Recently-arrived Italian military trainers in Afghanistan reported that the U.S. contractors who preceded them somehow had not gotten around to informing the Afghans that AK-47 and M-16 sights are adjustable. (Remember the reports on how terrible the marksmanship was of Afghan soldiers?) McClatchy News Service

A rural county in southwestern Mississippi, not known for producing rocket scientists, actually figured out how to end-run Brown v. Board of Education (1954), a "solution" that has eluded some of our finest segregationist minds for decades. But the Justice Department's Civil Rights Division is on the case. Washington Post

In Indiana, the Poor Man's version of the synthetic collateralized debt obligation: a life insurance policy whose beneficiary doesn't really care if the insured lives or dies. She "accidentally" drowned in a bathtub (but she was a shower-only woman), and the last person to see her alive was the young man who had bought a $15 million policy on her (and who had started paperwork to buy $24 million more). So the question is presented . . why would any insurance company write such a big policy for a guy so dubiously "connected" to the insured? I got three letters for ya . . A, I, and G. Wall Street Journal /// Wall Street Journal [follow-up]

And For Further Review . . .

From time to time, London's Daily Mail dusts off its file photos from Safari World outside Bangkok, where the orangutans engage in mixed martial arts matches (actually, "exhibitions"; the "matches" are fixed). (Bonus: A ring girl–well, an orangutan in a bikini–holds up the card with the round number on it.) [ed.: If you laughed at these photos, or even smiled, or even nodded approvingly, and certainly if you forwarded the story, your IP address will be reported to me, and I will cancel your NOTW privileges, with absolutely no refund!] Daily Mail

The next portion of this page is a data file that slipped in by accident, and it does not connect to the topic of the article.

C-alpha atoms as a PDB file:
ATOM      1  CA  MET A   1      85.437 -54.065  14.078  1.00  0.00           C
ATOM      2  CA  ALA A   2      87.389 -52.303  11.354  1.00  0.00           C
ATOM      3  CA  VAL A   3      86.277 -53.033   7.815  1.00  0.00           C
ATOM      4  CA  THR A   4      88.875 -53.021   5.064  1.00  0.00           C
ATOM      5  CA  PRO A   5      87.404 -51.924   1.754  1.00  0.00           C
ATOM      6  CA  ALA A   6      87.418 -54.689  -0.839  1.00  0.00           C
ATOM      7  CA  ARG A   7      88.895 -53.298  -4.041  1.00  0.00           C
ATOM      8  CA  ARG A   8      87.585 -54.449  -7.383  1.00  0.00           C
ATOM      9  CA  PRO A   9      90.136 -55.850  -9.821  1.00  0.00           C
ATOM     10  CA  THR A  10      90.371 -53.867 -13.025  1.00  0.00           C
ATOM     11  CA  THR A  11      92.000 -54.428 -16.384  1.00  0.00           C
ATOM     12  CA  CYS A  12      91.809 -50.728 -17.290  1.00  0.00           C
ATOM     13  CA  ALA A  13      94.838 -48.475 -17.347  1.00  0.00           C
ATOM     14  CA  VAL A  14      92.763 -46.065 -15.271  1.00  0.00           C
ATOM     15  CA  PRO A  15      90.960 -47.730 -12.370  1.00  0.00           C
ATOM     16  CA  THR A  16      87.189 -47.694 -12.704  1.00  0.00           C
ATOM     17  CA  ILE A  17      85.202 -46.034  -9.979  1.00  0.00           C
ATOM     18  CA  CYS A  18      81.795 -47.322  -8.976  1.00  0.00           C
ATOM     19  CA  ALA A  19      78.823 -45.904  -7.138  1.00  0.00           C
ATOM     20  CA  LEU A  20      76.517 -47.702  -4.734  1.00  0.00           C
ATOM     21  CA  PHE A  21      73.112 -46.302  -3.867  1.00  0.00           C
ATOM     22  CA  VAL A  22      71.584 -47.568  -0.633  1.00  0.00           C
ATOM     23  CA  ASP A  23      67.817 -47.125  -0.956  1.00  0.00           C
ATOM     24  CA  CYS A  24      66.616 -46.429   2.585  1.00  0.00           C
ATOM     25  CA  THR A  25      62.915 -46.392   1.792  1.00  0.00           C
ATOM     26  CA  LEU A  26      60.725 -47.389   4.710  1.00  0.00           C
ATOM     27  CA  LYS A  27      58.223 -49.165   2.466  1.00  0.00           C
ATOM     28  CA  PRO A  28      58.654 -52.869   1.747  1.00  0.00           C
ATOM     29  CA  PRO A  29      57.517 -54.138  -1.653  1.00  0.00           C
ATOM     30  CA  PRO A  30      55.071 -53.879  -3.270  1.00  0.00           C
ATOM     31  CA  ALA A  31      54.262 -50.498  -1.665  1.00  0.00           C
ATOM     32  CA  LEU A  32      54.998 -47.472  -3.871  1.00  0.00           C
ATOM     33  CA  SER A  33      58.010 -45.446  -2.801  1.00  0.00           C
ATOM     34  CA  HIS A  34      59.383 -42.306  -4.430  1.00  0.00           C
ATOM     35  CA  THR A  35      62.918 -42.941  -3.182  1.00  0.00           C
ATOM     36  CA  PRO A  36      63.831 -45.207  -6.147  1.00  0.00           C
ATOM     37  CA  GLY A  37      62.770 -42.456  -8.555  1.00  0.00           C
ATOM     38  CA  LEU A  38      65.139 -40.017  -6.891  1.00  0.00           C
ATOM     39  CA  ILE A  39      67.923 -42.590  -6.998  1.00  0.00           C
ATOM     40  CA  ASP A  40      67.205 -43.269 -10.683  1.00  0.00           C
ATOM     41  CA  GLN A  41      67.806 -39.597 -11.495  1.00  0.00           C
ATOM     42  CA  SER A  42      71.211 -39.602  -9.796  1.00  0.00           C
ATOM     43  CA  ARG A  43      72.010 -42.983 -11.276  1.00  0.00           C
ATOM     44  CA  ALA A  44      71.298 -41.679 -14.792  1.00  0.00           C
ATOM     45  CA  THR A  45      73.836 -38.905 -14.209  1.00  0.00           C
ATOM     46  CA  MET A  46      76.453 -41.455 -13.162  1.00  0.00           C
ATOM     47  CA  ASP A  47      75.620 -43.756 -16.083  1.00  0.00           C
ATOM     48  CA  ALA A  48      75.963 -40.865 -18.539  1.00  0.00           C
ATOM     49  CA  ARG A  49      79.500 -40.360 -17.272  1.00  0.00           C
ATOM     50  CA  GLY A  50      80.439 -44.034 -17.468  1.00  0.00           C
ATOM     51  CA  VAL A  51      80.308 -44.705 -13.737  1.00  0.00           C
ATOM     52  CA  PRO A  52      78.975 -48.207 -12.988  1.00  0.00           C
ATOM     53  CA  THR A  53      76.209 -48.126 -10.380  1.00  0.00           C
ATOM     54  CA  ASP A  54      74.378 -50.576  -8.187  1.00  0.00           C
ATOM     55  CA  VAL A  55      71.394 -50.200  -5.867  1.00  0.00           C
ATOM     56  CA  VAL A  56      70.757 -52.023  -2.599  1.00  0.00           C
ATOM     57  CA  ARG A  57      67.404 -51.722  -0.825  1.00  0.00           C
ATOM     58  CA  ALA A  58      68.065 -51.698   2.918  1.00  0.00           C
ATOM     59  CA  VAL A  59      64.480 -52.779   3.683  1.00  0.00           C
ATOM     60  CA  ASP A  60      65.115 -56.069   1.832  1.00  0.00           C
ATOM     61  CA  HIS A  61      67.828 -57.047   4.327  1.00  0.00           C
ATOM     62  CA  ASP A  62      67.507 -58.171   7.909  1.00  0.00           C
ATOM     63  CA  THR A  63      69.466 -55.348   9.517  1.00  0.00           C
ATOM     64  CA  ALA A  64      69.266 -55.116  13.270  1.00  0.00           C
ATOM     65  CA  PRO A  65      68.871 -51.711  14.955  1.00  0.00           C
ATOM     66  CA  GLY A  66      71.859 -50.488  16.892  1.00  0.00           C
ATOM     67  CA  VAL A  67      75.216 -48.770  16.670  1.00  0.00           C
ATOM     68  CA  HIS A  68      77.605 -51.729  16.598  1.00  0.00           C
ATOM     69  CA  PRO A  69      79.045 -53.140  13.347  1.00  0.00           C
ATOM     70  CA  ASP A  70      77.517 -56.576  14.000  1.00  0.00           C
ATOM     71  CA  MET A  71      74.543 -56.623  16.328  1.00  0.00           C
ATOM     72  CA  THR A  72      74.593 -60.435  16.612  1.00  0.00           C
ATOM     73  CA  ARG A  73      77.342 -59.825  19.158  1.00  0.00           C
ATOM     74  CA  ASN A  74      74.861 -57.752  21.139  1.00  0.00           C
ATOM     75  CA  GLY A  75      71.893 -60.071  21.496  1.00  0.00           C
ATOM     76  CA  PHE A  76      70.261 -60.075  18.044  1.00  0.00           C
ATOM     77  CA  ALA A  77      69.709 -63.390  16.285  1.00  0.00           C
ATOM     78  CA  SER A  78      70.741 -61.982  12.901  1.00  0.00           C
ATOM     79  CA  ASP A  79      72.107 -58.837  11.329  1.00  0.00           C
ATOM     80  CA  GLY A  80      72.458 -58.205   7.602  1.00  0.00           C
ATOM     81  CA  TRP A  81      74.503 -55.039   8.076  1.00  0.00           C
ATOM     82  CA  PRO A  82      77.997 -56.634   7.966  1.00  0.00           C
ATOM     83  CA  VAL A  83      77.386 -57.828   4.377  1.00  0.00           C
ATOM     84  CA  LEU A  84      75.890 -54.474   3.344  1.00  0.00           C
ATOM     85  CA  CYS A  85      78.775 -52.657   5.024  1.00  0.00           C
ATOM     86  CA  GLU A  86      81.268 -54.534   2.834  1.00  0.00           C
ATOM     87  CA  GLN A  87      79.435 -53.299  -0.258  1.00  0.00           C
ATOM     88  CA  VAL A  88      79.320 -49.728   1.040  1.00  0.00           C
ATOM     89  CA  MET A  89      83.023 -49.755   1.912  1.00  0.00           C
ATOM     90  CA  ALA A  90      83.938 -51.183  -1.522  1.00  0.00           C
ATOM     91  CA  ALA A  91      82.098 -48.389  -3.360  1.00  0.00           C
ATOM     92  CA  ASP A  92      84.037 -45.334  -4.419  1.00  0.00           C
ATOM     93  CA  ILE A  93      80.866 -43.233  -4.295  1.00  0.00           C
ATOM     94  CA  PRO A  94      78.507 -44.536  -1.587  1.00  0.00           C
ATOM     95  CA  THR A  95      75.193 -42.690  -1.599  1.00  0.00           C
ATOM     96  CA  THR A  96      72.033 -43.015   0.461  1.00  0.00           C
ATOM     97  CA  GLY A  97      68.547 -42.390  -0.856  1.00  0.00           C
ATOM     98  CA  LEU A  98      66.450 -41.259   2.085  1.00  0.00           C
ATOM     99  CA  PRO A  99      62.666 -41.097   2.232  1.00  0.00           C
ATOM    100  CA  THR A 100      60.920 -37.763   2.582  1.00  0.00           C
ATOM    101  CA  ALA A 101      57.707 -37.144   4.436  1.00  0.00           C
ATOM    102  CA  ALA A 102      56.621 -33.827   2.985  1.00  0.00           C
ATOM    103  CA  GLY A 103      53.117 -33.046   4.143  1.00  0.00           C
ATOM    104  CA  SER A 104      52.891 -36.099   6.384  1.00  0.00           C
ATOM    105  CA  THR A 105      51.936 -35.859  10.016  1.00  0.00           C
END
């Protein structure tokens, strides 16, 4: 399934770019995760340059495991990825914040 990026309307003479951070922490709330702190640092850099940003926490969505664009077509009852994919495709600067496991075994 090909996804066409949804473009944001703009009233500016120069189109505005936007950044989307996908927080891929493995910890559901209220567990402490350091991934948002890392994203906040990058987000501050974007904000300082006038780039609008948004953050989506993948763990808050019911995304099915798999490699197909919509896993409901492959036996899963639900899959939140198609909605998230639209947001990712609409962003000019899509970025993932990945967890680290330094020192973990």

Editor's Notes

It's depressing how many websites and blogs, and especially the quasi-news-organization websites and blogs, uncritically ran "news" last week that poor Amanda Flowers had come down with Persistent Sexual Arousal Syndrome from an off-label use of her Wii Fit board. The secondary originator, ANI (based in India), runs a lot of legitimate news, and the same is true of the primary originator, the UK's Daily Star. But the report is just not structured like a "news" story. In my gig, stuff works only because people actually did these things. ANI via Yahoo India


Larry Seltzer, Sandy Pearlman, Hal Dunham, Chaz Johnson, Peter Hine, Bruce Leiserowitz, Gerald Sacks, Brian Cunningham, and Pierre Langenegger, and the News of the Weird Senior Advisors (Jenny T. Beatty, Paul Di Filippo, Ginger Katz, Joe Littrell, Matt Mirapaul, Paul Music, Karl Olson, and Jim Sweeney) and Board of Editorial Advisors (Tom Barker, Paul Blumstein, Harry Farkas, Sam Gaines, Herb Jue, Emory Kimbrough, Scott Langill, Steve Miller, Mark Neunder, Bob Pert, Larry Ellis Reed, Stephen Taylor, Bruce Townley, and Jerry Whittle).